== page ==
Editor’s Note: Vaping is common among high school students and even middle-schoolers the Deer Valley Unified School District, as In&Out Publications reported last year. Vaping has known health risks, especially for youth, though health experts say the full risks are only beginning to be studied. Now a nationwide vaping crisis—which has been linked to at least 380 cases of a mysterious form of lung disease that has killed at least seven people—has reached in Arizona. The following was released today by the ADHS:
ADHS — The Arizona Department of Health Services (ADHS) announced today that three cases of vaping-related respiratory illness have been identified in Arizona, which is part of a national outbreak. All of the cases are in Maricopa County. All three cases were hospitalized and have since been released from the hospital.
ADHS is working with county health departments, medical providers, and the Arizona Poison and Drug Information Center to identify cases in Arizona. As of Tuesday, Sept. 17, there have been 380 vaping-related respiratory illnesses reported by 36 states and the U.S. Virgin Islands. There have been six deaths reported nationwide [7 as of today]. No deaths have been reported in Arizona.
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“We are working with our county and federal partners to identify the cause of this very serious illness,” said Dr. Cara Christ, ADHS director. “While this investigation is ongoing, we know there is no safe level of nicotine for children. It’s important that parents are talking to their children about the dangers associated with vape so they do not use these products. If your child has experimented with vaping and they are now experiencing any symptoms, please seek medical care immediately.”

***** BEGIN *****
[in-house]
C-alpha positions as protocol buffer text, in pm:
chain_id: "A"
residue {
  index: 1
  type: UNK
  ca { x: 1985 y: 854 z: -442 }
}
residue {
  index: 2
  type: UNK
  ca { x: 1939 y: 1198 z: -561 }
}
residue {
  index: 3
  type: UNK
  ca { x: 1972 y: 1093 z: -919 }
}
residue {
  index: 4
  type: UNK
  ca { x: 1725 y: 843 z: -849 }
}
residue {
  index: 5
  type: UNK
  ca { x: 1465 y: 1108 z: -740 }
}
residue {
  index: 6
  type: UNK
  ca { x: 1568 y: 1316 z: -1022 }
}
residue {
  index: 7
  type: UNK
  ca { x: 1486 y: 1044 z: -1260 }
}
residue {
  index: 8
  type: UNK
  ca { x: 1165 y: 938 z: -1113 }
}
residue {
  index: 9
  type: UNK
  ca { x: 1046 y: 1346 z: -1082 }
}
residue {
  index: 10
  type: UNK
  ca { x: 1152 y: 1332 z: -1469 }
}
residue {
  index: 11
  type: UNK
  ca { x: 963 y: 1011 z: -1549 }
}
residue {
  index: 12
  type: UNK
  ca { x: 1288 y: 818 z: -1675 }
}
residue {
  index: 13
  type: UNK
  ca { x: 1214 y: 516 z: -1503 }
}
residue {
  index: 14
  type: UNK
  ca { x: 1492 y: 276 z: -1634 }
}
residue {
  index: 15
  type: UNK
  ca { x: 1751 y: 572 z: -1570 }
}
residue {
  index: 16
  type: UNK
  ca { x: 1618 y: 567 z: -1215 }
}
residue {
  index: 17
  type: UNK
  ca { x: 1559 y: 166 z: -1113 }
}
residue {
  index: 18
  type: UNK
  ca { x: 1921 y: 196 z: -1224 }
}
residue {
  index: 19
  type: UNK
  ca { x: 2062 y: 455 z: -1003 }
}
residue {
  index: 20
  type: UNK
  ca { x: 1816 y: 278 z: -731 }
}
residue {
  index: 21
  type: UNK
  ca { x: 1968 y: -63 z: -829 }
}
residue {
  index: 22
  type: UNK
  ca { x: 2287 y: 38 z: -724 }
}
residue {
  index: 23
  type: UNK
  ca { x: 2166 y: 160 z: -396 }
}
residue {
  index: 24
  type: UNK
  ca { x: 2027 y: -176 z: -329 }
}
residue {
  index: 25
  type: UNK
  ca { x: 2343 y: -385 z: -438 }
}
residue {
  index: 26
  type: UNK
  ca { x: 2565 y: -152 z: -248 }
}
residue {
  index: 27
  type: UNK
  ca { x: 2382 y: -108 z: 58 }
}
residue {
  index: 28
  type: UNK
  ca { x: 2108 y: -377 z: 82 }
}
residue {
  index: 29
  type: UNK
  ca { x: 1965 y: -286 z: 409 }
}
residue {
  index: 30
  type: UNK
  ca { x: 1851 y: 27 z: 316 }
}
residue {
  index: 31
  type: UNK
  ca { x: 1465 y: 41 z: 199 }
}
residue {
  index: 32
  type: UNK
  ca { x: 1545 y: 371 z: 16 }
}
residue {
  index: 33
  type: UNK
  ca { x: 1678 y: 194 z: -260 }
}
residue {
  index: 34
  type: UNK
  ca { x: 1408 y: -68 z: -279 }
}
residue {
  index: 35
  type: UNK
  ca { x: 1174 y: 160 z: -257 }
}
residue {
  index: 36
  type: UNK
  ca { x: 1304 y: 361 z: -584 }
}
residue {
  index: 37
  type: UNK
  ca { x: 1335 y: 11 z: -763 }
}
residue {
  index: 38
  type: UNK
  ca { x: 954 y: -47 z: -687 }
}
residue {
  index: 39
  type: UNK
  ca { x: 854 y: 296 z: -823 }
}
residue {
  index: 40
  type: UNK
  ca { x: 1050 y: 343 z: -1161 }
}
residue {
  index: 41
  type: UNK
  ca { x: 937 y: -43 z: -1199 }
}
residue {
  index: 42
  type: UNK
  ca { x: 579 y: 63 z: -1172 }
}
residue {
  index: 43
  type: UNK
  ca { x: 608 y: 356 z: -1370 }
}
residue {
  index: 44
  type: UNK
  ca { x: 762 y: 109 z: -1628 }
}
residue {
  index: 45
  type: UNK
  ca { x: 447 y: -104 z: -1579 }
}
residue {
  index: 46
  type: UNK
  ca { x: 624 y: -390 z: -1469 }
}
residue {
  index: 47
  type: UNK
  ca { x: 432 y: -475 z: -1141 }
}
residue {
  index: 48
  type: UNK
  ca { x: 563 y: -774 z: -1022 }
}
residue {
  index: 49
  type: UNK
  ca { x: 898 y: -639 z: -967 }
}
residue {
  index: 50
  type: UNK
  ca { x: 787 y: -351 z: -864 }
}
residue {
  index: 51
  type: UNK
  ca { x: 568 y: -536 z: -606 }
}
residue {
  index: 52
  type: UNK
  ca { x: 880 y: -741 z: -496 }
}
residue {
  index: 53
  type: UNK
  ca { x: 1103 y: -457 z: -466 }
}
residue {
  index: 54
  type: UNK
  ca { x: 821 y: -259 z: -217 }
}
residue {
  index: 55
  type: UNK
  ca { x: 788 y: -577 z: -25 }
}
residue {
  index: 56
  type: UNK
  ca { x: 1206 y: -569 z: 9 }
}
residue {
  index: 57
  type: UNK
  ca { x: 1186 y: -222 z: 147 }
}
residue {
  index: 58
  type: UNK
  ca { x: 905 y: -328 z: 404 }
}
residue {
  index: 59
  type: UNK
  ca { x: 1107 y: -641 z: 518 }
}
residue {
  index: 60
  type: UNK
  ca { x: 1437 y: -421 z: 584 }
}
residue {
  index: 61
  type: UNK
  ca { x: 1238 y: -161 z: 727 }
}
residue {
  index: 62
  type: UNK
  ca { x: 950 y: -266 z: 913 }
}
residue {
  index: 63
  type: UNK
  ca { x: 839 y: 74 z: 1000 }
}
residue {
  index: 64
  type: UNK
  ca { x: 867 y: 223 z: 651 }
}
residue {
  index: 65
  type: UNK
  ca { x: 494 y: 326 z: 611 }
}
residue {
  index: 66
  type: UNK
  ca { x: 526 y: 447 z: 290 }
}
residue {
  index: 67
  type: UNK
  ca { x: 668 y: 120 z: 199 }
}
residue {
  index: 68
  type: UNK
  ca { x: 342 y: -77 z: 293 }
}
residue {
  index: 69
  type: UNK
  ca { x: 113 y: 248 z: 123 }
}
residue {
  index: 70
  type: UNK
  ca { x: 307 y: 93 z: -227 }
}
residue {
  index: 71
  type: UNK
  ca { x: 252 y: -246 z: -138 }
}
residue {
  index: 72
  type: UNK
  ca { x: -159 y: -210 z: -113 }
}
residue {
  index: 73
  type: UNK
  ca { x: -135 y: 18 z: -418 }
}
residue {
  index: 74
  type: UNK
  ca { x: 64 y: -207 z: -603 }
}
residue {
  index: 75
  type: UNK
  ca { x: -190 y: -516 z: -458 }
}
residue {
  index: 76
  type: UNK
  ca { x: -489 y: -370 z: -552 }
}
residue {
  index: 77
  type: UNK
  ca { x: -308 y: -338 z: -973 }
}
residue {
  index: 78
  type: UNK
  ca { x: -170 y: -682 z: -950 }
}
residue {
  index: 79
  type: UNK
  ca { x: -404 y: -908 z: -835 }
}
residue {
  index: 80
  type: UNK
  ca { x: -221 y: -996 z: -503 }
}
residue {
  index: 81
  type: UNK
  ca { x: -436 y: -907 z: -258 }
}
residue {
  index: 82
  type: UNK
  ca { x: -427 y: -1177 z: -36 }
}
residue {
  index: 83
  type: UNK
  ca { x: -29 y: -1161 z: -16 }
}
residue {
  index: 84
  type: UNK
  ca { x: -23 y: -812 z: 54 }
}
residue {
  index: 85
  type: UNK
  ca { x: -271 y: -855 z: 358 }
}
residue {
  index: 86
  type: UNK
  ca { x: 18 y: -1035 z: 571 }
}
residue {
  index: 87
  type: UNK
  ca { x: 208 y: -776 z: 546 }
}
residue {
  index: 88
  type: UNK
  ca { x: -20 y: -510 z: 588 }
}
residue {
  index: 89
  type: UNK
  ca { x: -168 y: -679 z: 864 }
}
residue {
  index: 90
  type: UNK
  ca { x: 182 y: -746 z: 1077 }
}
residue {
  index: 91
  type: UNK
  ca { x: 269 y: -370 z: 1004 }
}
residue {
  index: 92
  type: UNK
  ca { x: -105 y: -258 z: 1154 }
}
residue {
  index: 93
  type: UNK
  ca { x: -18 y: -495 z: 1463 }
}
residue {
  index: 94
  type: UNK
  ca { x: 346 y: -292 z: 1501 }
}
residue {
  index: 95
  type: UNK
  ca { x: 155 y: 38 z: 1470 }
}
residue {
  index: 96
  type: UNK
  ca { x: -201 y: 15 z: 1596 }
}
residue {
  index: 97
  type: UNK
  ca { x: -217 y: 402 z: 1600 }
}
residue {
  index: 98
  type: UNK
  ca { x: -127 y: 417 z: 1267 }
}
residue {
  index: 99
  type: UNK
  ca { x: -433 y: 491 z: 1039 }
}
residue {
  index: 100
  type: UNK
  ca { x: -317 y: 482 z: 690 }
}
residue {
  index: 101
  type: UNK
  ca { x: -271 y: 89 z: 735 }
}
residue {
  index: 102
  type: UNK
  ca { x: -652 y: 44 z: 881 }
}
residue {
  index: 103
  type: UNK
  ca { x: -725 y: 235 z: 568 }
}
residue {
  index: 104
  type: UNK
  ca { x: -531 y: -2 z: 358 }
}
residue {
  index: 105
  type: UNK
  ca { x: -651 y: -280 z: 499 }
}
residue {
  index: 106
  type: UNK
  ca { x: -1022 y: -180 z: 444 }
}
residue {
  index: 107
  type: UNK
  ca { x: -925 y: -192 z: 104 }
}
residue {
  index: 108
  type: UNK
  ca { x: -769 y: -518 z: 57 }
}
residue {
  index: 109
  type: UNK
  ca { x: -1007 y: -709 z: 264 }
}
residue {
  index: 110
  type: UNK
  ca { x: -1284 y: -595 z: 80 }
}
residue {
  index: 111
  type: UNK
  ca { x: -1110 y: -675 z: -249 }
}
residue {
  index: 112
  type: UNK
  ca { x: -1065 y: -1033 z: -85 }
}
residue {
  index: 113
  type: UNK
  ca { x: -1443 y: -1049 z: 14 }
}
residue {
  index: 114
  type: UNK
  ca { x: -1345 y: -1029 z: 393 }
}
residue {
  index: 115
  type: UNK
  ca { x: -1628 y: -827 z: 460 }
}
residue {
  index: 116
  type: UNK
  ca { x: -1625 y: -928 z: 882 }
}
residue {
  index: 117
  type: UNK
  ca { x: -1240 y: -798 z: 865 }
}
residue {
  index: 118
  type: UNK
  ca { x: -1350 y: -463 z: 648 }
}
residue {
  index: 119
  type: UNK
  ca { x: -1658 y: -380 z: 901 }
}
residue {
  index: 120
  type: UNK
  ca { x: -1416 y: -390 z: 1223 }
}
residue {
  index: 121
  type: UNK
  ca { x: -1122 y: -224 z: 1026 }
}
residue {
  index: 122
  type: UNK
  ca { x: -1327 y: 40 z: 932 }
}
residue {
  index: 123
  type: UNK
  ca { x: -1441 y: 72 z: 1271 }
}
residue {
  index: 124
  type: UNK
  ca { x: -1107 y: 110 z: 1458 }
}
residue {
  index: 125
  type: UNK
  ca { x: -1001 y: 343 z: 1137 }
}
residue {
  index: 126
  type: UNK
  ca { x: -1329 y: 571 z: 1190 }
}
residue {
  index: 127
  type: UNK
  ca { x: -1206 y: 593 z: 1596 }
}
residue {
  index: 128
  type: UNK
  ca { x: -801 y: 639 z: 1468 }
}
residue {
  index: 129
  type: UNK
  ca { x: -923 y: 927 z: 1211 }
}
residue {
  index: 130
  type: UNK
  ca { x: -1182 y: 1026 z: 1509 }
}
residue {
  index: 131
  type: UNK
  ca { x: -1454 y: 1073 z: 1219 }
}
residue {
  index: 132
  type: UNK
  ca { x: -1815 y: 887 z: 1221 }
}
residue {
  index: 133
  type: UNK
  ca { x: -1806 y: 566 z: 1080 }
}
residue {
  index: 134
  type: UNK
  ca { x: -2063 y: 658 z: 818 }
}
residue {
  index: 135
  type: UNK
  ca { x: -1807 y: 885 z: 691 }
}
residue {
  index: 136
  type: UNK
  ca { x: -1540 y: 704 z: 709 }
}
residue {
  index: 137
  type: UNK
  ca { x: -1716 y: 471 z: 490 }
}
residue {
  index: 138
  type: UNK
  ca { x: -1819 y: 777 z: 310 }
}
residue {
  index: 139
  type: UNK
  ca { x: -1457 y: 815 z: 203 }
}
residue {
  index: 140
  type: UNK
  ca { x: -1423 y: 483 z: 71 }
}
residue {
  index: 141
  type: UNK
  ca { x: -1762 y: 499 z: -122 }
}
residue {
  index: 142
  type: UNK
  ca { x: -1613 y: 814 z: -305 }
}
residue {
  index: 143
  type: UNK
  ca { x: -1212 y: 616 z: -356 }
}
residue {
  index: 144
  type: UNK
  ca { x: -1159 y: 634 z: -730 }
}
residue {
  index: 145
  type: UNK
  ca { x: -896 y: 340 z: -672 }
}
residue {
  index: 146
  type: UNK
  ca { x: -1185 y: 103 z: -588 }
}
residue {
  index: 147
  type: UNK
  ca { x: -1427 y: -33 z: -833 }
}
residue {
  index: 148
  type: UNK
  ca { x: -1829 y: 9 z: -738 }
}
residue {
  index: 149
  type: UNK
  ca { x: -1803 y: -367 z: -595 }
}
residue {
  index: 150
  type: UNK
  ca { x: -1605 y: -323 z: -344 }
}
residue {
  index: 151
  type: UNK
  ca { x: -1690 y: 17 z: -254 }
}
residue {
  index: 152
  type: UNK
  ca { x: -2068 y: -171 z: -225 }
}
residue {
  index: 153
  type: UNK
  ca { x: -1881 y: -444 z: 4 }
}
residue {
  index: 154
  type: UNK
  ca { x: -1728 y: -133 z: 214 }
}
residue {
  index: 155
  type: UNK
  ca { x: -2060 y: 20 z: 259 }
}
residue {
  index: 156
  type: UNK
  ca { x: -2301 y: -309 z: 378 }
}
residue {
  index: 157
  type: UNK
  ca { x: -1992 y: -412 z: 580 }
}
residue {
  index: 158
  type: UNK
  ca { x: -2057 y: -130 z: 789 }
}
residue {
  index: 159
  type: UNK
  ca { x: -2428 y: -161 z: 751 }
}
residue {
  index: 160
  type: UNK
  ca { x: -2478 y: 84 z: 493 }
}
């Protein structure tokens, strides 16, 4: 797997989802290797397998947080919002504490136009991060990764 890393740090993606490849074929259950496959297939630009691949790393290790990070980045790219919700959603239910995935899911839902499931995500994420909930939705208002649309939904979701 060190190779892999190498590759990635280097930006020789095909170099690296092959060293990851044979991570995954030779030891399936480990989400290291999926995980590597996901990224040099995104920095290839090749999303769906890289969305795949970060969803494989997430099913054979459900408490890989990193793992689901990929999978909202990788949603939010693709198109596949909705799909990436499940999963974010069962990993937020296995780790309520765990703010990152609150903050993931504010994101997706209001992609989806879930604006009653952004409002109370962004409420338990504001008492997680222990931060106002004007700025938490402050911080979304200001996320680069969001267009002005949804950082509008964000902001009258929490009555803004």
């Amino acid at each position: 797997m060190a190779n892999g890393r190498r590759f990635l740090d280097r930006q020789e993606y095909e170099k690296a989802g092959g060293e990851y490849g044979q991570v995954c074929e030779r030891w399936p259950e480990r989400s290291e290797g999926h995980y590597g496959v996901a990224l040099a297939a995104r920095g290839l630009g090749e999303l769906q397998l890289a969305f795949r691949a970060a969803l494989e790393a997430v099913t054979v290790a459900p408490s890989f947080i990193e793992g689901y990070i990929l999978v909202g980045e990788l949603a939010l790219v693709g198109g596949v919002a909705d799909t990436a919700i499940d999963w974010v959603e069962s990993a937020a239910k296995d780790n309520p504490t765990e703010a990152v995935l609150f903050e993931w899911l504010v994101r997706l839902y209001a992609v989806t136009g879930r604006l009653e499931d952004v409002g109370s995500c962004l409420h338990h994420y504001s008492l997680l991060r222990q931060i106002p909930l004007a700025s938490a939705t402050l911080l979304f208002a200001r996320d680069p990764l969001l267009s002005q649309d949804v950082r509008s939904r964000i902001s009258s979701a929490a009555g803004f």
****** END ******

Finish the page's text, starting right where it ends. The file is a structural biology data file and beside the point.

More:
According to the Centers for Disease Control and Prevention, patients have reported symptoms that include cough, shortness of breath, chest pain, nausea, vomiting, diarrhea, fatigue, fever, or weight loss. The investigation has not identified any specific substance or vape product that is linked to all cases; however, vaping devices containing both nicotine and cannabinoid substances have been identified in this investigation. Some patients have reported that their symptoms developed over a few days, while others have reported their symptoms developed over several weeks.
To help prevent illness, ADHS is advising the following prevention guidelines:
- If you are concerned about the health risks, consider not using vape products.
- Children should never use any vape device.
- Women who are pregnant should not use vape products.
- Do not modify vape device or add any substances not intended by the manufacturer.
If you do use vape and experience symptoms, seek medical care immediately.
ADHS has several online resources for adults and children. The website azhealth.gov/VapeOutbreak contains the latest information about the disease, including resources for parents on how to recognize vape devices and talk to their kids about vape. ADHS also supports the youth awareness campaign FactsOverFlavor.com, which is geared to Arizona youth and teaches them about the dangers of vape. Anyone who has concerns about being at risk for vaping-related respiratory illness can call the Arizona Poison and Drug Information Center at 1-800-222-1222.
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